Last week, Marco Evaristti made the geyser Strokkur erupt in pink, and the general population of Iceland went nuts. Even though the food colouring he used had completely evaporated four hours after the offending act, the Chilean artist was subject to a barrage of hate from a veritable army of internet-connected Icelanders and Icelandophiles (sample comments: “You are not an artists, you’re just stupid criminal,” and: “Six words: Get the fuck out of here!!!”)
Interestingly enough, the Icelandic/Danish artist Ólafur Elíasson has gotten up to similar antics in the past—tainting various rivers and streams with food colouring in the name of art—without anyone telling him to go to hell. If success is measured in shame, Marco is a greater artist than Ólafur. And if fame is measured in hatred, Marco is surely Iceland’s most famous artist at present.
Indeed, the kind of vitriol he has inspired of late is often desirable in the world of art, where the name of the game is not only to innovate and inspire, but also to shock and attract attention. I well remember another of Marco’s pieces, Helena, which he premiered fifteen years ago at the Royal Danish Academy of Fine Arts to a similar reception. For that one, Marco installed ten blenders filled with goldfish, which the viewer had the option to pulverize at the push of a button.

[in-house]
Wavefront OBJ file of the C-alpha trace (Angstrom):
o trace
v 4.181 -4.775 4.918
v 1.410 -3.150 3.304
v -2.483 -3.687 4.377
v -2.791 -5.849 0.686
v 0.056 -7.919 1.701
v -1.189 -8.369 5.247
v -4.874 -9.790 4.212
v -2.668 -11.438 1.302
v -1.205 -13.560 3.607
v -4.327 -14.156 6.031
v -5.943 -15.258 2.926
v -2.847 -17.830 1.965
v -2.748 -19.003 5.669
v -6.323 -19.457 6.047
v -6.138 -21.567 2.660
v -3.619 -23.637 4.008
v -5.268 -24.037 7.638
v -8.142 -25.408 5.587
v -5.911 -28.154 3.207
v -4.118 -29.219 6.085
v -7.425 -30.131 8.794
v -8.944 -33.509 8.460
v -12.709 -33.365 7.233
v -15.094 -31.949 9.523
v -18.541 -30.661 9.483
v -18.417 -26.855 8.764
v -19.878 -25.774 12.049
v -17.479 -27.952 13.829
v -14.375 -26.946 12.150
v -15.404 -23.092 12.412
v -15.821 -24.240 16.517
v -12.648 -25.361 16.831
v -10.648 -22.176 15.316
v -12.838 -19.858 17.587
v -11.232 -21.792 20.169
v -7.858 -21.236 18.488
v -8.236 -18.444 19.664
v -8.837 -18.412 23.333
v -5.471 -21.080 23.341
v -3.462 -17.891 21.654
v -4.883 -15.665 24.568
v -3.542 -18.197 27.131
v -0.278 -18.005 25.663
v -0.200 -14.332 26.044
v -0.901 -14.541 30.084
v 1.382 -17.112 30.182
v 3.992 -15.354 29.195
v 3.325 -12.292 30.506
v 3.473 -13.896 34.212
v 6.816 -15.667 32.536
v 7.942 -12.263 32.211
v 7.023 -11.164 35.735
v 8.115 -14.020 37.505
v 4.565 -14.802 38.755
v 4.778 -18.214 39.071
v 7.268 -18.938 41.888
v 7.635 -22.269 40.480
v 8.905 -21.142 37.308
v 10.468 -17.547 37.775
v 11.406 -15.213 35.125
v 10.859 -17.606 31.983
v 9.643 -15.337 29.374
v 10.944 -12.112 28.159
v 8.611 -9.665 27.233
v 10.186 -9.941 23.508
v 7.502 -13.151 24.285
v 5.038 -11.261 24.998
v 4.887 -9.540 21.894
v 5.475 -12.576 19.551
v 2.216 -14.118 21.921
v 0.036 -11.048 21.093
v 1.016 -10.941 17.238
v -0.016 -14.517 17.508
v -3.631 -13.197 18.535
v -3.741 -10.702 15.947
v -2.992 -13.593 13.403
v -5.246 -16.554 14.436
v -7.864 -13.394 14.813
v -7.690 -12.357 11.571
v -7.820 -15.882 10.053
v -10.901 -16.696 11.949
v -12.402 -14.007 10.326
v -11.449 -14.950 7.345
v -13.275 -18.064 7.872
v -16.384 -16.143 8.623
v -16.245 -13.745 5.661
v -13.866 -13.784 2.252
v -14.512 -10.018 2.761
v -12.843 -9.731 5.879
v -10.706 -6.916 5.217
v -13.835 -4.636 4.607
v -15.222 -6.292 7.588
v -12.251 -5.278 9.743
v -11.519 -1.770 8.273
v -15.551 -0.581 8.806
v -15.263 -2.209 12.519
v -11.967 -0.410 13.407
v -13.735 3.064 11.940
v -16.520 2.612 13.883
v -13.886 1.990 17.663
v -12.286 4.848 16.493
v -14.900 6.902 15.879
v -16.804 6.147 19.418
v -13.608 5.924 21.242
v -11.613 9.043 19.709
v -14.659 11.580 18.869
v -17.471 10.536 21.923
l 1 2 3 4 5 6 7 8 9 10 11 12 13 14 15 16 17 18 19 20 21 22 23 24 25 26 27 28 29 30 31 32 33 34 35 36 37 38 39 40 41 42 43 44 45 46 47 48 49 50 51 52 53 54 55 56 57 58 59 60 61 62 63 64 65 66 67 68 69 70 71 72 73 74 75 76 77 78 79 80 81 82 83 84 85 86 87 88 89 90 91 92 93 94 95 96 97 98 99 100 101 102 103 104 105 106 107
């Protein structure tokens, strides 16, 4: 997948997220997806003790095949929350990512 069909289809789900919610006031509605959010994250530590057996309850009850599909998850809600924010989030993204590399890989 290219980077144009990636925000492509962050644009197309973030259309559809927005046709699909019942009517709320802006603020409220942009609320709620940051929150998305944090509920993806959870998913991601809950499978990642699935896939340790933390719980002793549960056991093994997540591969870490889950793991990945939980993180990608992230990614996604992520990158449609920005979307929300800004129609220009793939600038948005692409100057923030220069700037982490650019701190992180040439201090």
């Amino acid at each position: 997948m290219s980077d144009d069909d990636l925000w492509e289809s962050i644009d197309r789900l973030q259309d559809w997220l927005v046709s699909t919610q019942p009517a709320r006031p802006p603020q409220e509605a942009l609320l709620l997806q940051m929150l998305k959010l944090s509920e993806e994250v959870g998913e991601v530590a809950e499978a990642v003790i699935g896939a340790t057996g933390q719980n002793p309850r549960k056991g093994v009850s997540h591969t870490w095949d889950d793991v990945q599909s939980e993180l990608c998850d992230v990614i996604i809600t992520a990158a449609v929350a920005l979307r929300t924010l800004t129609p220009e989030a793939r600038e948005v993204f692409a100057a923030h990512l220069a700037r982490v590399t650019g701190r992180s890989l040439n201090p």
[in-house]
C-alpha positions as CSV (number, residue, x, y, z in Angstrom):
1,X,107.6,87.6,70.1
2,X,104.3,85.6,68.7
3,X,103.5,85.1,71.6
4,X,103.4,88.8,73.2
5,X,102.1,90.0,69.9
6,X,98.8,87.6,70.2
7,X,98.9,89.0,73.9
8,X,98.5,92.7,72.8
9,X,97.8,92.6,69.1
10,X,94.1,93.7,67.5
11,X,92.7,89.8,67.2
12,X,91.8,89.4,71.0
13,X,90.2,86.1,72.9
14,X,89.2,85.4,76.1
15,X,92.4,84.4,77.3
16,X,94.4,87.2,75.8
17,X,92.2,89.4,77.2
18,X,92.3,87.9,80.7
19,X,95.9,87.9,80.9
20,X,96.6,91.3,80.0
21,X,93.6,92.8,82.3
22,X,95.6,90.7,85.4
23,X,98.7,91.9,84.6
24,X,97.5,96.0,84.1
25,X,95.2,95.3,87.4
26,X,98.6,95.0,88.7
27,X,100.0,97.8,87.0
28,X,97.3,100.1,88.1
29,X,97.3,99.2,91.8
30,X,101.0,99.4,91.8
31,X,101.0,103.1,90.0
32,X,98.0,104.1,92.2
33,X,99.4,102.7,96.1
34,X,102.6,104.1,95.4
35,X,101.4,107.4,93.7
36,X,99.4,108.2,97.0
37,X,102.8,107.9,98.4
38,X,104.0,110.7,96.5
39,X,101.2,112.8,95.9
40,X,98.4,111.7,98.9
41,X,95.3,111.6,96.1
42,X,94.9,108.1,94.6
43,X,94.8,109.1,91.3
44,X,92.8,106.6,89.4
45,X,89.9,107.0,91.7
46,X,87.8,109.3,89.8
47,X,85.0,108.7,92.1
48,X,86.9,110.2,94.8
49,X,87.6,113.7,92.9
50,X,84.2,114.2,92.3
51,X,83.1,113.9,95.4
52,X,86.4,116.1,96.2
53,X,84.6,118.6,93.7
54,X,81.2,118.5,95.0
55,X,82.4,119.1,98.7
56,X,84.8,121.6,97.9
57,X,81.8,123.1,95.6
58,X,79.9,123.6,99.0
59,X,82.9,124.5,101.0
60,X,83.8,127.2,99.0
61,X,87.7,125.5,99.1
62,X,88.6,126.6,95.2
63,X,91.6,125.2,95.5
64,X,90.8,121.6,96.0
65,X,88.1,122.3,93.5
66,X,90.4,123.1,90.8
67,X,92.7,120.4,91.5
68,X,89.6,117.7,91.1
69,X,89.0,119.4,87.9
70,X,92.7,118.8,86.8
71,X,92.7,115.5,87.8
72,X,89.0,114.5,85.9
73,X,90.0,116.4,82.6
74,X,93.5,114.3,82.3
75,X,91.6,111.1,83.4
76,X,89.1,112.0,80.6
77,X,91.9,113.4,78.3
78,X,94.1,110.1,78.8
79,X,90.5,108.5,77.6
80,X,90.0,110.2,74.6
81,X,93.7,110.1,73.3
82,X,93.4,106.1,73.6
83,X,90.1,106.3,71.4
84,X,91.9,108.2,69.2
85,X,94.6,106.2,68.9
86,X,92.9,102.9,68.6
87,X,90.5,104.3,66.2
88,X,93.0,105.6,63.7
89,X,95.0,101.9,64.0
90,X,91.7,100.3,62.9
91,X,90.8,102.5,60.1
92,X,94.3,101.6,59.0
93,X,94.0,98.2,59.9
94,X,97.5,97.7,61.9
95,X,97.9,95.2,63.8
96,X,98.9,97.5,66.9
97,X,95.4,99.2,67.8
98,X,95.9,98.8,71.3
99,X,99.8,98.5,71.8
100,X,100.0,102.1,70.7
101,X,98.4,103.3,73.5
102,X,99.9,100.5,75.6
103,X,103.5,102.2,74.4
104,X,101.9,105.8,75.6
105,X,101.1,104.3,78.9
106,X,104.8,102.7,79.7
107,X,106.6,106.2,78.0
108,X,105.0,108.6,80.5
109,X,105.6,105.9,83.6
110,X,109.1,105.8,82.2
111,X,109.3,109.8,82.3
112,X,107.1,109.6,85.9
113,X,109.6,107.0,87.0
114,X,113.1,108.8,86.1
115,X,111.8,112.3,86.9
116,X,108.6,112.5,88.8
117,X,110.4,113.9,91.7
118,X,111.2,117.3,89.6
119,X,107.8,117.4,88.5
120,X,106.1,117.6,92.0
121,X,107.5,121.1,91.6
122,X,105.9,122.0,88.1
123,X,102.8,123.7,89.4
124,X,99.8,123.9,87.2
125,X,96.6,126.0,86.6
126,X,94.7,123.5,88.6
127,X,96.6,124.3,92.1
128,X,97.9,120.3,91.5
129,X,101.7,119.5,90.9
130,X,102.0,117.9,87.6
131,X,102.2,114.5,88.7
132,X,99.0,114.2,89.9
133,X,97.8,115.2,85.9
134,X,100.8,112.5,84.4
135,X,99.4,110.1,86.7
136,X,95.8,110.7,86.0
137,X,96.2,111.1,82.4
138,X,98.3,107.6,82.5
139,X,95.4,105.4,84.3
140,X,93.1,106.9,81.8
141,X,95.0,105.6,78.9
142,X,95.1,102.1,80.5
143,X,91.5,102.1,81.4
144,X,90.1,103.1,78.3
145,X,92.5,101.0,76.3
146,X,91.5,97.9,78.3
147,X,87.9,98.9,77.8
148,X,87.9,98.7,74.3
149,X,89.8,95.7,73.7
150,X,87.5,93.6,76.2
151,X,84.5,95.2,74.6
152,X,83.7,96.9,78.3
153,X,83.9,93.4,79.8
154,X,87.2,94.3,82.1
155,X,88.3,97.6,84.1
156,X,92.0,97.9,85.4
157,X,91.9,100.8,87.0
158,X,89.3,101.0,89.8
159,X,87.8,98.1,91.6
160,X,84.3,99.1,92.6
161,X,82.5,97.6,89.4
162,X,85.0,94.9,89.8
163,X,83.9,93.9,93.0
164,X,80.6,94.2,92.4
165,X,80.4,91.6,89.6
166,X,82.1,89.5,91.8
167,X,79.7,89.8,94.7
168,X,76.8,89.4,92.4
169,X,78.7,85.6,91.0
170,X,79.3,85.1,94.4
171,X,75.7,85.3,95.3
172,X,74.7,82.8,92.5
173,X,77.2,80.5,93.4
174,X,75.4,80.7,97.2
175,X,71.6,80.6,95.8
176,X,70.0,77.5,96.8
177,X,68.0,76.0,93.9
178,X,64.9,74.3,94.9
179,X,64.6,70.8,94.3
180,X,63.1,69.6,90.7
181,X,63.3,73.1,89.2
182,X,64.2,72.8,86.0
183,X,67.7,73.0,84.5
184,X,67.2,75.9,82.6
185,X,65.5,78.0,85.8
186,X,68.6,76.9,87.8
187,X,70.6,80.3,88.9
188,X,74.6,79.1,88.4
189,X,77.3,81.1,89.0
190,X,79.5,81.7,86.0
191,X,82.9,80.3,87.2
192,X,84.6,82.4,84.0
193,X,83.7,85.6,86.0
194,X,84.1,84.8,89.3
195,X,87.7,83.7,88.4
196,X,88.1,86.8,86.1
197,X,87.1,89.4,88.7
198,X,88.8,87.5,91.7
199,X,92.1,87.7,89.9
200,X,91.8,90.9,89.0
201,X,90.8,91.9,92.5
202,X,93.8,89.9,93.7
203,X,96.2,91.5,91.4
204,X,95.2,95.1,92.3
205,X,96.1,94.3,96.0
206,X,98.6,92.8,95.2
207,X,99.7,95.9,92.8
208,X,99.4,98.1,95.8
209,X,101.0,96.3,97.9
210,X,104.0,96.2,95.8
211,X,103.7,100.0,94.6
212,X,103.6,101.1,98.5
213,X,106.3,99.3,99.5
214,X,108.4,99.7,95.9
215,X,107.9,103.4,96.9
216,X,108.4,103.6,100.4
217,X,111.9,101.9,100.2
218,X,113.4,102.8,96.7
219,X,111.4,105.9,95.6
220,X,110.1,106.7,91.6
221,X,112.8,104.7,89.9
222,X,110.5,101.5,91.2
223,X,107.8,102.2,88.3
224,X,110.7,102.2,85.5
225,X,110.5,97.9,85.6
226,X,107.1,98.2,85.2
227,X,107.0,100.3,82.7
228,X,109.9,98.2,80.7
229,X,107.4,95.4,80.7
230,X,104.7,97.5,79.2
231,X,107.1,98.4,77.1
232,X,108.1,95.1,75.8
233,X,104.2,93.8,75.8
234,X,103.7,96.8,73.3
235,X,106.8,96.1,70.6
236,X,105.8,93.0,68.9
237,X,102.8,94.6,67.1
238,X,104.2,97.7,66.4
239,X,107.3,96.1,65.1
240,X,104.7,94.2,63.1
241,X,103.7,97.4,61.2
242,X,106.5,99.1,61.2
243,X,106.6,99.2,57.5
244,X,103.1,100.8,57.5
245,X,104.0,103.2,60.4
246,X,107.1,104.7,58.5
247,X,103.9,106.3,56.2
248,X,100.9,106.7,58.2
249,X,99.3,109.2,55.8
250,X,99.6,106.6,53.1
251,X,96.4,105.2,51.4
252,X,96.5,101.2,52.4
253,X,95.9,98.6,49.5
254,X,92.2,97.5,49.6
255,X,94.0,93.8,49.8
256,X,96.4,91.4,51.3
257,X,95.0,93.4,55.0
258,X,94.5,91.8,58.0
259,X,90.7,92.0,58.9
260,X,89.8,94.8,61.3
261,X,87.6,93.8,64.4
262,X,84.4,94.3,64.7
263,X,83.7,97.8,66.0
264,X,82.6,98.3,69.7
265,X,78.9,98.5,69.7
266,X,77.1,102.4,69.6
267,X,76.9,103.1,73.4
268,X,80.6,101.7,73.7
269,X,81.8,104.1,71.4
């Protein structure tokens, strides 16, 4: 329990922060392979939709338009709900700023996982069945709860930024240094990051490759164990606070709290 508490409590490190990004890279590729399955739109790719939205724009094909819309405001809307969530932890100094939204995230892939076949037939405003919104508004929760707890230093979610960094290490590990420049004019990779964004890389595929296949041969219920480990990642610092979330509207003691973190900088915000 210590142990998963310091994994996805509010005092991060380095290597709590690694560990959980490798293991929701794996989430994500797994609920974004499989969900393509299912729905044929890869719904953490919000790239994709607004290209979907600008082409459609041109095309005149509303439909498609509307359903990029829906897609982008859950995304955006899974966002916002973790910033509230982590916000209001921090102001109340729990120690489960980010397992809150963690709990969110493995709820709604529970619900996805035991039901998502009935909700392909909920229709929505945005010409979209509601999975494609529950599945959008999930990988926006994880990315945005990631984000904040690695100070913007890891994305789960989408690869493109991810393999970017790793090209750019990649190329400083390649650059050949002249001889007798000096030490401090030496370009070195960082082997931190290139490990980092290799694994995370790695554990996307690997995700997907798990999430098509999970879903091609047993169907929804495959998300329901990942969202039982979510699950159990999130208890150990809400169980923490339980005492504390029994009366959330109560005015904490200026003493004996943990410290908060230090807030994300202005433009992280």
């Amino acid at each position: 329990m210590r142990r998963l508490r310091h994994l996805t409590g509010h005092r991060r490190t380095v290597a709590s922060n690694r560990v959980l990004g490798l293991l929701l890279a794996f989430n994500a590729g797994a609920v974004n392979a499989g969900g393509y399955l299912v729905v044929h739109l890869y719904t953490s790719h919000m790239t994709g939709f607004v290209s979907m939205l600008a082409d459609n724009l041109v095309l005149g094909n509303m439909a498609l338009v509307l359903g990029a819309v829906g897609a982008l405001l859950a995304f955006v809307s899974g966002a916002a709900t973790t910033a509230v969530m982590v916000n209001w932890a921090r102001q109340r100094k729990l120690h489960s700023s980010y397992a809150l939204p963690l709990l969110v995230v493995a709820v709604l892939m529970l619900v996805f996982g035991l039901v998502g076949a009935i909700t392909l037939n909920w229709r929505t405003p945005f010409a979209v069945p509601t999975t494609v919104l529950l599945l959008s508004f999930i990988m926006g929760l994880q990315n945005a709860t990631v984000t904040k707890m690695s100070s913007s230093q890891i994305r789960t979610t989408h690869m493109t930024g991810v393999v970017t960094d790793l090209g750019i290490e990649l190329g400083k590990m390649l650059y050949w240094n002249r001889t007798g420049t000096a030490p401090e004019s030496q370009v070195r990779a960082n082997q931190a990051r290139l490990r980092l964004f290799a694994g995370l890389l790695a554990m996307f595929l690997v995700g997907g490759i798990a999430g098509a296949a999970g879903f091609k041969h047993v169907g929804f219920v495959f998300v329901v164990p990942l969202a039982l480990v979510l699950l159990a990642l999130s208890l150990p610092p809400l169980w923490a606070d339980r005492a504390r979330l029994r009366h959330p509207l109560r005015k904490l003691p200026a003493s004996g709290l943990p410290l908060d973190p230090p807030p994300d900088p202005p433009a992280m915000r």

This is Marco’s art. He has put food colouring in a frozen Norwegian waterfall, and he has fried meatballs in his own fat, canned the results and put them up for display. He constructed a scale model of the Auschwitz/Birkenau gates from the gold teeth of Jews. And then some. As an artist, Marco Evaristti is hugely challenging, and actually rather clever. At a time where the public is very rarely shocked by art, Marco seems to have mastered the form.
I have to admit that I don’t quite understand the nationwide fury over the temporary Pink Strokkur piece. Is Strokkur a sort of national clitoris that the artist brutally abused? Why the outrage?
If people are so concerned about Iceland’s nature—if they object so harshly to foreigners who come here to have their way with our “Lady of the Mountain”—I recommend that they join Landvernd, the Icelandic Environment Association, and stop voting for parties that prioritize heavy industry with all sorts of terrible, irreversible consequences. I think that would be more effective.
But of course it is easier to talk out of one’s asshole through the keyboard. And then vote once more for whatever corrupt idiot who promises to give everyone free money in the next election.